When a single insider purchases stock, it is typically not a major deal. However, when multiple insiders purchase stock, like in The GPT Group's (ASX:GPT) instance, it's good news for shareholders.
While insider transactions are not the most important thing when it comes to long-term investing, logic dictates you should pay some attention to whether insiders are buying or selling shares.
Check out our latest analysis for GPT Group
GPT Group Insider Transactions Over The Last Year
Over the last year, we can see that the biggest insider purchase was by CEO, MD & Director Robert Johnston for AU$500k worth of shares, at about AU$5.30 per share. That means that an insider was happy to buy shares at above the current price of AU$4.41. It's very possible they regret the purchase, but it's more likely they are bullish about the company. We always take careful note of the price insiders pay when purchasing shares. Generally speaking, it catches our eye when insiders have purchased shares at above current prices, as it suggests they believed the shares were worth buying, even at a higher price.
While GPT Group insiders bought shares during the last year, they didn't sell. The chart below shows insider transactions (by companies and individuals) over the last year. By clicking on the graph below, you can see the precise details of each insider transaction!
GPT Group is not the only stock insiders are buying. So take a peek at this free list of growing companies with insider buying.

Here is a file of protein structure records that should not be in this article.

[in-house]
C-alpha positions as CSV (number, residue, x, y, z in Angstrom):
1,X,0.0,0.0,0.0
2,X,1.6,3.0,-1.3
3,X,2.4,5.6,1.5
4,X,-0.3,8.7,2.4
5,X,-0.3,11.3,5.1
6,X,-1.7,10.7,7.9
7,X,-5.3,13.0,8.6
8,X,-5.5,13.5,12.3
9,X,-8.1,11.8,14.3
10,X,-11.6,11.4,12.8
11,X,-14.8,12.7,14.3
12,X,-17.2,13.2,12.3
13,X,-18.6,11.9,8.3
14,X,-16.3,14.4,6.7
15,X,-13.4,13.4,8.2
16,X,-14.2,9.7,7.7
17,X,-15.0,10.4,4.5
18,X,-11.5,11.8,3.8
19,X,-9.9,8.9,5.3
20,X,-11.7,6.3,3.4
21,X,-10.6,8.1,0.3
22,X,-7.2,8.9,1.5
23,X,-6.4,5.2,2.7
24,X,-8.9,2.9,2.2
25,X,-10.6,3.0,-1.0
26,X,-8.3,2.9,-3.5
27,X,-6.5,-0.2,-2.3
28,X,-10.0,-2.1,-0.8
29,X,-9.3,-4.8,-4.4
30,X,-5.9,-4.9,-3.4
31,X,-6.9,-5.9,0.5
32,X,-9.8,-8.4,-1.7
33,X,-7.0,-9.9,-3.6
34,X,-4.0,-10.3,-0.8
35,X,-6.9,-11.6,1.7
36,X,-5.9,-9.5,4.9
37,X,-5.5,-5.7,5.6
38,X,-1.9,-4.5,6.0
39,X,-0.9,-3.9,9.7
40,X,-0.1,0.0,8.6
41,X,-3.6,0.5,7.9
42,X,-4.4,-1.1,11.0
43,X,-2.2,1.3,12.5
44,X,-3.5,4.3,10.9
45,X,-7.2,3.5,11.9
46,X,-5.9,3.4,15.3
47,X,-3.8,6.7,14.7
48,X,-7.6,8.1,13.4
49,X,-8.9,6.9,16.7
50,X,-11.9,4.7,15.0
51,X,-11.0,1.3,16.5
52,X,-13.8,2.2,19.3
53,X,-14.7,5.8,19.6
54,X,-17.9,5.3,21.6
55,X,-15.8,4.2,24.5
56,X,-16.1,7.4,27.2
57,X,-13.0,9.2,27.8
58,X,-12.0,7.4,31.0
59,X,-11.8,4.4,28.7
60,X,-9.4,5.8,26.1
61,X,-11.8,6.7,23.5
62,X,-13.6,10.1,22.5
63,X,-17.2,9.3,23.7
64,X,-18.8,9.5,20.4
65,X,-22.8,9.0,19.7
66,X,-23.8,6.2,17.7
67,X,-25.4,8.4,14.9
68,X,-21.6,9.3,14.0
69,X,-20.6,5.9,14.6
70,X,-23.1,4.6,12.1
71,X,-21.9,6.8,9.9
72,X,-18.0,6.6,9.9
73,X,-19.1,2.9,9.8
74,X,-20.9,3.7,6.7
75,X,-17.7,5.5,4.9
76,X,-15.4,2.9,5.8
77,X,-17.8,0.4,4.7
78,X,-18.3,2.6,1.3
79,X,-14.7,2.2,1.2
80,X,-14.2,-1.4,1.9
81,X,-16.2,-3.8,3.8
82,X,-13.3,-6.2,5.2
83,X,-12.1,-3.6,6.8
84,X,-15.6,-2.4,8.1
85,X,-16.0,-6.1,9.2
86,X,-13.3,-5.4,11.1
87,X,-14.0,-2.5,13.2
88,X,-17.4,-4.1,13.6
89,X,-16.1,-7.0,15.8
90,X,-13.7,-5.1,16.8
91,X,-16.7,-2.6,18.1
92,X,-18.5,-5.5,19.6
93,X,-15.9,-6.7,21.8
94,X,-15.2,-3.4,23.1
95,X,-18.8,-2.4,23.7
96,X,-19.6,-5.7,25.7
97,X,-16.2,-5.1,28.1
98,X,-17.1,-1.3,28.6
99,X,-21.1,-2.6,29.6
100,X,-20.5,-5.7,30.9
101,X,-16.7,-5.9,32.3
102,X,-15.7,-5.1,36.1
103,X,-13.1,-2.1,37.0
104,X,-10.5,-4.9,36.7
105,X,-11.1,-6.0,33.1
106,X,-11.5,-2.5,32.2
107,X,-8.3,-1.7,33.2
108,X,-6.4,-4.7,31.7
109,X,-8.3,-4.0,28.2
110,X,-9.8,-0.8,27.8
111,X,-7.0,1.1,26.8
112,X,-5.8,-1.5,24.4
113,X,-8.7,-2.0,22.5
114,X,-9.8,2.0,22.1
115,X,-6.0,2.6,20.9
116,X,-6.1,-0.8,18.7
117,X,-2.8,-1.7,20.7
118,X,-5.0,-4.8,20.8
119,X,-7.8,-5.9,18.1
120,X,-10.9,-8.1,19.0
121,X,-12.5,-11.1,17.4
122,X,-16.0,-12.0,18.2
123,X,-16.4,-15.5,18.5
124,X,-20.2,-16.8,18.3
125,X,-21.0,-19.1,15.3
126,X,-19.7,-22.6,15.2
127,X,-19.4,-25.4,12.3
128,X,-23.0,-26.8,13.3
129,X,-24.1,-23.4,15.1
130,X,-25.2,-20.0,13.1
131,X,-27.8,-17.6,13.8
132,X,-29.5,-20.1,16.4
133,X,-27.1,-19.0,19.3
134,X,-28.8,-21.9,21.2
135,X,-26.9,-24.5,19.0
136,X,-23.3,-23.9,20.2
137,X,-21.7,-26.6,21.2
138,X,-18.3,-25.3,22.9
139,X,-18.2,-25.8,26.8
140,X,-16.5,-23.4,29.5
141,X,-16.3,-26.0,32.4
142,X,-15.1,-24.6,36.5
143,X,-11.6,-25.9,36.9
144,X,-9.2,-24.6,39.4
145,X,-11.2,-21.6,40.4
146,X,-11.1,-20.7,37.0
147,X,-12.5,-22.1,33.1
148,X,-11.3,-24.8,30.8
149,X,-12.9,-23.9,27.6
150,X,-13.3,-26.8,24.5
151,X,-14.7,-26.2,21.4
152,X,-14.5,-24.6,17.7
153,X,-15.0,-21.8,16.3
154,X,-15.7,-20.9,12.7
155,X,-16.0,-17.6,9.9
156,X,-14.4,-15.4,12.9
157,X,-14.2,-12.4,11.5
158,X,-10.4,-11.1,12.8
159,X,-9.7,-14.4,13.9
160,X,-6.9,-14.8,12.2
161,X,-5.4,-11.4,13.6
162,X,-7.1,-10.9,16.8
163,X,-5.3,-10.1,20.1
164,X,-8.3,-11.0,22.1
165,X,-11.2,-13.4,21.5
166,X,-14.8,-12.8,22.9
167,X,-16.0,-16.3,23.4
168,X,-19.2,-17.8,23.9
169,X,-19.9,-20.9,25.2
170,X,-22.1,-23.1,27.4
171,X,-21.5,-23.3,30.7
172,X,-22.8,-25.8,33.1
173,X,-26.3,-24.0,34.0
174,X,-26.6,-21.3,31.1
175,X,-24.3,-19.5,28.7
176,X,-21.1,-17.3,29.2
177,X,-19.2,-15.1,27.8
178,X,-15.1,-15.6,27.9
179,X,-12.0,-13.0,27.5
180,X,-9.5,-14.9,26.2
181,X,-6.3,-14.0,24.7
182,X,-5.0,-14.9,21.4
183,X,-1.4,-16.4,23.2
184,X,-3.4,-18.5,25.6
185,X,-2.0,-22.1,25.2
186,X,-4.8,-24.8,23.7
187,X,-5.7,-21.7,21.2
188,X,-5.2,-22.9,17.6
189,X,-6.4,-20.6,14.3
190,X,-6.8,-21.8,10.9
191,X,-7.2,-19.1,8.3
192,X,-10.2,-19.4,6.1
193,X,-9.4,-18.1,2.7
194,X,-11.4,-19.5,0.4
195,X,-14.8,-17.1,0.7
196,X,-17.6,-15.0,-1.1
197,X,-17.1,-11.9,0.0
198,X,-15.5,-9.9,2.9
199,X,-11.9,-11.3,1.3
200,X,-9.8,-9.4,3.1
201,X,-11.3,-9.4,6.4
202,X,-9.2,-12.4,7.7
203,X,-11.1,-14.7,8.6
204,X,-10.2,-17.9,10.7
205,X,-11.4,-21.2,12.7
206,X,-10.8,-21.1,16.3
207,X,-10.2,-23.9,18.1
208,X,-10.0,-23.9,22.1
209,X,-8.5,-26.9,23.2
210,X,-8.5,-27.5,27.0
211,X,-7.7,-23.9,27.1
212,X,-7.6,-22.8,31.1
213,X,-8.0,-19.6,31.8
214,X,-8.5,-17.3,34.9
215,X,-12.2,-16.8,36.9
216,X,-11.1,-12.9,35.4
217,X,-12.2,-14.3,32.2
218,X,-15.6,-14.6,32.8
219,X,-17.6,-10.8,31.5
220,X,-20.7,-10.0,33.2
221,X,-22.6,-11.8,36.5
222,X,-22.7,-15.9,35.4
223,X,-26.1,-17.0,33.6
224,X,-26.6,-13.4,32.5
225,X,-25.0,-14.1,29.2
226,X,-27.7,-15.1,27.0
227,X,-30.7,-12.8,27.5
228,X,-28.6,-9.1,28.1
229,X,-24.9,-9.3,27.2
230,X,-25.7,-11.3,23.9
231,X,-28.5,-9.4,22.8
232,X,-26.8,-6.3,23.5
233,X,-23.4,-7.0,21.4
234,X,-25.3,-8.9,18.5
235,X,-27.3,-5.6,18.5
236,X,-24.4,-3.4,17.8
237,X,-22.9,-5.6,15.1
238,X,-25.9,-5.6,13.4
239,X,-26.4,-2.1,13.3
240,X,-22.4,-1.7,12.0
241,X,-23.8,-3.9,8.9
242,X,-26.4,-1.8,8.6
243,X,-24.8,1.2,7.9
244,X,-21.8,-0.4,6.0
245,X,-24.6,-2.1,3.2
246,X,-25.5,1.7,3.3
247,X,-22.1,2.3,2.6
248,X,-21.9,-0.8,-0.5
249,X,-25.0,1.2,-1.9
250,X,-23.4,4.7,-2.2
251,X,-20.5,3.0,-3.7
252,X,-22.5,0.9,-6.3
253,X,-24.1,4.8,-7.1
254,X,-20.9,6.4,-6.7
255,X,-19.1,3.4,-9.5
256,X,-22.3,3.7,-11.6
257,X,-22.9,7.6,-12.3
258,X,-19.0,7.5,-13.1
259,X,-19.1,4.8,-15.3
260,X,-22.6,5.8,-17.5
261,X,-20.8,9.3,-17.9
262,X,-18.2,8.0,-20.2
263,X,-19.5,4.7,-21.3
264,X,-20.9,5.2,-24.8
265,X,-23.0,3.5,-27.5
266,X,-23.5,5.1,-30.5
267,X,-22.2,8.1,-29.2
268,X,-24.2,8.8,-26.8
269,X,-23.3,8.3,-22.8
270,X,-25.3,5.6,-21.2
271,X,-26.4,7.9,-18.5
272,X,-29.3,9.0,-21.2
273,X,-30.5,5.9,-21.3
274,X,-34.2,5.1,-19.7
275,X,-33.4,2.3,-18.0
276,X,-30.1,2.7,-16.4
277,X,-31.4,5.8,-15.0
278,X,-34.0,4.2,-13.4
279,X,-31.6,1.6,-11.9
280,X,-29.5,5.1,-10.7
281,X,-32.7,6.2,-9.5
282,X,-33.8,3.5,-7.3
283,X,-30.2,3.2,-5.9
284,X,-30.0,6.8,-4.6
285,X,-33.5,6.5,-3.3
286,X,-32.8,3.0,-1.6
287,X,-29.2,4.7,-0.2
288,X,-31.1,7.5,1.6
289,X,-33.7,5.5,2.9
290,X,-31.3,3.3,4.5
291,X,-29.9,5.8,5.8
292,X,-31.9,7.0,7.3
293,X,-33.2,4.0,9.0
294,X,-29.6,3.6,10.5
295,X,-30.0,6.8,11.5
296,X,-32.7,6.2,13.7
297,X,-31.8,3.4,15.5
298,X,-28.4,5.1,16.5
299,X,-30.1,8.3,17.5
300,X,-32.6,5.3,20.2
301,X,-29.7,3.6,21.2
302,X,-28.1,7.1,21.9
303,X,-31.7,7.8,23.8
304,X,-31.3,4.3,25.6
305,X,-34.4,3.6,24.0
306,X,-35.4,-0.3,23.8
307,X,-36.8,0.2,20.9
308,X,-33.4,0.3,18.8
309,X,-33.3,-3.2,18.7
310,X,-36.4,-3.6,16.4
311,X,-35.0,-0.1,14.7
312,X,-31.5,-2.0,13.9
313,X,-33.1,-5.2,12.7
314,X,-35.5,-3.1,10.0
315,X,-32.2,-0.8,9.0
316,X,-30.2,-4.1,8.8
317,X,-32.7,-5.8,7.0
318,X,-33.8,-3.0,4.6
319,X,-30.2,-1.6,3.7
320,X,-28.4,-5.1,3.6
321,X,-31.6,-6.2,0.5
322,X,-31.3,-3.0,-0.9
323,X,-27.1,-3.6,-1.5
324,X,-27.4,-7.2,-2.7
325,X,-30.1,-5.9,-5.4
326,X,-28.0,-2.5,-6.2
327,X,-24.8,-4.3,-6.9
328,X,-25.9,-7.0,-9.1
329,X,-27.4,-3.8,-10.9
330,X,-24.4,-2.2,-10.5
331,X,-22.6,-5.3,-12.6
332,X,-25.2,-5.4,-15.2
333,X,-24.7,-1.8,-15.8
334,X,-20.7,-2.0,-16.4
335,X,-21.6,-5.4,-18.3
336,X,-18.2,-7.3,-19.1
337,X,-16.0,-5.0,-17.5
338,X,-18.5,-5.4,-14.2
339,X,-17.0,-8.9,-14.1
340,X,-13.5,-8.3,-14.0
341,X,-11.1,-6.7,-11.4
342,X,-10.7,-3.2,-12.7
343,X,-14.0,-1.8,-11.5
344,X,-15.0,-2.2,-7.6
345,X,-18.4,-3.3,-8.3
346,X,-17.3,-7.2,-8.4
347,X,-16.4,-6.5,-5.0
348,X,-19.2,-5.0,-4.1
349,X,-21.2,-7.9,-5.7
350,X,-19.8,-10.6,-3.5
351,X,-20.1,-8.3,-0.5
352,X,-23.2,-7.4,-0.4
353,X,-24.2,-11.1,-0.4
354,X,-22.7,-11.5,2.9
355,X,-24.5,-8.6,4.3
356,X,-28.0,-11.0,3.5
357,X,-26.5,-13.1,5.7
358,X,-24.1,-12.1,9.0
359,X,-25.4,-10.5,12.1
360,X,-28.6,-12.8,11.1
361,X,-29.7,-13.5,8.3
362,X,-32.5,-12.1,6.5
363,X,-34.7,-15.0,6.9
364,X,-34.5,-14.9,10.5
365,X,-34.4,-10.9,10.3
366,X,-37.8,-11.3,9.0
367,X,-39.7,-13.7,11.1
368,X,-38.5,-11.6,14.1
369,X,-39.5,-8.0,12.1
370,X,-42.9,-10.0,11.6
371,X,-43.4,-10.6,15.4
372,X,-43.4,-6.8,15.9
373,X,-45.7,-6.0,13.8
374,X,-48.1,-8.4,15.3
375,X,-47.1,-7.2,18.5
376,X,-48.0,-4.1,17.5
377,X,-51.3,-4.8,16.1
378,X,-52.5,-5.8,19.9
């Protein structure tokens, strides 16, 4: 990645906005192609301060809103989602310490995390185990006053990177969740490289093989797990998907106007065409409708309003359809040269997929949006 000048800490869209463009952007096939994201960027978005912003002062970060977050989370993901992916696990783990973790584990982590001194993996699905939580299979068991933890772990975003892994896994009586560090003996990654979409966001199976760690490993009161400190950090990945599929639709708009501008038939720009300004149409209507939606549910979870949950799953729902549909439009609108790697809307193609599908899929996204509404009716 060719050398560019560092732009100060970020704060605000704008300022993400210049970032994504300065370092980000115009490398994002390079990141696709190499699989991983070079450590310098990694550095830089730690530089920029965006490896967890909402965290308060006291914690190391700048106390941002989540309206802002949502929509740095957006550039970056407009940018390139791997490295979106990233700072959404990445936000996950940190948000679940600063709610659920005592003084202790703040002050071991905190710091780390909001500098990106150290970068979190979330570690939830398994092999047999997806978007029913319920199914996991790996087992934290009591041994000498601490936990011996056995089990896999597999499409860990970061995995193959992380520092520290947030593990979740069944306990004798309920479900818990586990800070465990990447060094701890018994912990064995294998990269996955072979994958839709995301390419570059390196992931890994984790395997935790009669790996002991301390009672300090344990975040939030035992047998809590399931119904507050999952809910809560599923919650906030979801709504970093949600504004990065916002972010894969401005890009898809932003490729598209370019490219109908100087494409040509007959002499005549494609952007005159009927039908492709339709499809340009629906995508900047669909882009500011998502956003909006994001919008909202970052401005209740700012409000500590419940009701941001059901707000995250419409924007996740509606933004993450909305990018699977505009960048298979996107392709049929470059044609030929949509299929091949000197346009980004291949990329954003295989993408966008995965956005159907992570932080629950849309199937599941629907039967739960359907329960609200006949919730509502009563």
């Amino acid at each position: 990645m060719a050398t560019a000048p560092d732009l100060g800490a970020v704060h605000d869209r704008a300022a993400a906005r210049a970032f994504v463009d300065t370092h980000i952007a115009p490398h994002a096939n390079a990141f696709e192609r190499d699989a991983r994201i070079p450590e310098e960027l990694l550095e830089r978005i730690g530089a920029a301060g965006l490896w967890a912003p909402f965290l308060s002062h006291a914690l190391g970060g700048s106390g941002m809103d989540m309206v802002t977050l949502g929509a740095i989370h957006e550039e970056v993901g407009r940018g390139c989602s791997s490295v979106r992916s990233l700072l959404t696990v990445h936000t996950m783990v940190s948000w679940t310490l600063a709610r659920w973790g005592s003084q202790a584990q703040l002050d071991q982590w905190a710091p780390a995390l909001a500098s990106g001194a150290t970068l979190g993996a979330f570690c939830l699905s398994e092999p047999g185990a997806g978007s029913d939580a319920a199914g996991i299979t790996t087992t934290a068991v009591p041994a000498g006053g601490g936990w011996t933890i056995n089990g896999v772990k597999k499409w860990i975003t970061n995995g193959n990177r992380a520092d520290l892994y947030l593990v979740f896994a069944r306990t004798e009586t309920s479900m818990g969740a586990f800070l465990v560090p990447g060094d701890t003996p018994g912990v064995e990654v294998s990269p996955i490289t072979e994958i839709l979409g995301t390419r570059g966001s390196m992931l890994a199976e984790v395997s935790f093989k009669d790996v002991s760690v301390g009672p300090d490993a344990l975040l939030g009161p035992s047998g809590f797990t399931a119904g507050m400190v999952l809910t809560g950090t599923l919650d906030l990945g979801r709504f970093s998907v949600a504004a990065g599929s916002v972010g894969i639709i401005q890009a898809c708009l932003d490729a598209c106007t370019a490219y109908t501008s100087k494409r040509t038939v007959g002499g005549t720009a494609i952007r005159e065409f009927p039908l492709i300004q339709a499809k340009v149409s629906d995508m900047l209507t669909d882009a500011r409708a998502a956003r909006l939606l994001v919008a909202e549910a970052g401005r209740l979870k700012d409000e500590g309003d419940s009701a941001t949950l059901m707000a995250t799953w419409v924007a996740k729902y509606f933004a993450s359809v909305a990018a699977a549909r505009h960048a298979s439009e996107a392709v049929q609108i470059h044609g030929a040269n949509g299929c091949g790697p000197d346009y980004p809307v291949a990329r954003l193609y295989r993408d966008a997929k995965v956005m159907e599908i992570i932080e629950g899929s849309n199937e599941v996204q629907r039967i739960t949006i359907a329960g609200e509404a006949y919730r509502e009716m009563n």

Does GPT Group Boast High Insider Ownership?
I like to look at how many shares insiders own in a company, to help inform my view of how aligned they are with insiders. We usually like to see fairly high levels of insider ownership. GPT Group insiders own about AU$15m worth of shares. That equates to 0.2% of the company. This level of insider ownership is good but just short of being particularly stand-out. It certainly does suggest a reasonable degree of alignment.
What Might The Insider Transactions At GPT Group Tell Us?
It doesn't really mean much that no insider has traded GPT Group shares in the last quarter. But insiders have shown more of an appetite for the stock, over the last year. Insiders own shares in GPT Group and we see no evidence to suggest they are worried about the future. So while it's helpful to know what insiders are doing in terms of buying or selling, it's also helpful to know the risks that a particular company is facing. To that end, you should learn about the 4 warning signs we've spotted with GPT Group (including 2 which are a bit unpleasant).
But note: GPT Group may not be the best stock to buy. So take a peek at this free list of interesting companies with high ROE and low debt.
For the purposes of this article, insiders are those individuals who report their transactions to the relevant regulatory body. We currently account for open market transactions and private dispositions, but not derivative transactions.
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This article by Simply Wall St is general in nature. We provide commentary based on historical data and analyst forecasts only using an unbiased methodology and our articles are not intended to be financial advice. It does not constitute a recommendation to buy or sell any stock, and does not take account of your objectives, or your financial situation. We aim to bring you long-term focused analysis driven by fundamental data. Note that our analysis may not factor in the latest price-sensitive company announcements or qualitative material. Simply Wall St has no position in any stocks mentioned.
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